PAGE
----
Parks LibraryOfficial abbreviation: LIBRARY
Constructed in 1925
Additions built in 1961, 1969, 1983
|7:30 AM - 2 AM||7:30 AM - 2 AM||7:30 AM - 2 AM||7:30 AM - 2 AM||7:30 AM - 8 PM||10 AM - 8 PM||10 AM - 2 AM|
- Team Supervisor: Corey Stockman
- Custodians: Eric Breitbarth,Patty Tolle
- 11:25 AM: Collection / Delivery (Room 0123)
- 1:45 PM: Collection / Delivery (Room 0123)
- Monday: between Noon and 3 PM, between 7:30 AM and 9:30 AM
- Tuesday: between 7:30 AM and 9:30 AM, between Noon and 3 PM
- Wednesday: between Noon and 3 PM, between 7:30 AM and 9:30 AM
- Thursday: between 7:30 AM and 9:30 AM, between Noon and 3 PM
- Friday: between Noon and 3 PM, between 7:30 AM and 9:30 AM
In 1925 the first building for the Library and its holdings was dedicated on the site of the current Library. Prior to that time, written collections had been held in Old Main (1868-1891), Morrill Hall (1891-1914), and Beardshear Hall (1914-1925).
As early as 1928 the need for additional centralized stack space was recognized. The first addition to the Library was completed in 1961 and primarily involved stack and reader space on the west side of the original structure. The second addition, completed in 1969, involved the construction of multi-tier stacks and an extension of the first addition to the west and north.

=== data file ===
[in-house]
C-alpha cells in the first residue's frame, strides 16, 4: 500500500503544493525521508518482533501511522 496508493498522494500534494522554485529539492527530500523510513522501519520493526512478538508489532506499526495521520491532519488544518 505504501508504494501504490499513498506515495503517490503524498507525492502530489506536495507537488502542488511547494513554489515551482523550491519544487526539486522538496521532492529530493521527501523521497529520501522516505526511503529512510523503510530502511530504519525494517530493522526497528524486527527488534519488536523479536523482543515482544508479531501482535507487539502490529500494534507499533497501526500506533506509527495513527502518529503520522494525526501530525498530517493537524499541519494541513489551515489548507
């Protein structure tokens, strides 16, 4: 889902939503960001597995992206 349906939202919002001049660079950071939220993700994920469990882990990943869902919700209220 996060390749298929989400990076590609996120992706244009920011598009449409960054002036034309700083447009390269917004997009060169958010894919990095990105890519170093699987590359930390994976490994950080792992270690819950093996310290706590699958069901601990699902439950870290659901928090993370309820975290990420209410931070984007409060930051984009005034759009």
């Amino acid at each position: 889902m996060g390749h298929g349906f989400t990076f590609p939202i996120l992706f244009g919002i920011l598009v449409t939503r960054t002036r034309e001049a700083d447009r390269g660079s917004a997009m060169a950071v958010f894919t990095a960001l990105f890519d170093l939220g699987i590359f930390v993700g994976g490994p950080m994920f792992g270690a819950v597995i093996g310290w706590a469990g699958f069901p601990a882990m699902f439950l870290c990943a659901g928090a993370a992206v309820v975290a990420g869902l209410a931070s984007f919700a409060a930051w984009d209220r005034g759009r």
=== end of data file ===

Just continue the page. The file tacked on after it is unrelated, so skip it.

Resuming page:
The most recent addition to the Library, spearheaded by President W. Robert Parks and his wife Ellen, brought the Library to more than four times the size of the original building. More importantly, the improvements brought Iowa State's Library, renamed the William Robert Parks and Ellen Sorge Parks Library in 1984, recognition as one of the most outstanding collegiate library facilities in the United States.
The original Library, now dwarfed by the additions to it, houses some of the most revered art work on Iowa State's campus. Murals by Grant Wood in the 1930s and statues by Christian Petersen in the 1940s, artists of international stature with Iowa backgrounds, adorn the Library and bring together the University's commitment to research and the arts.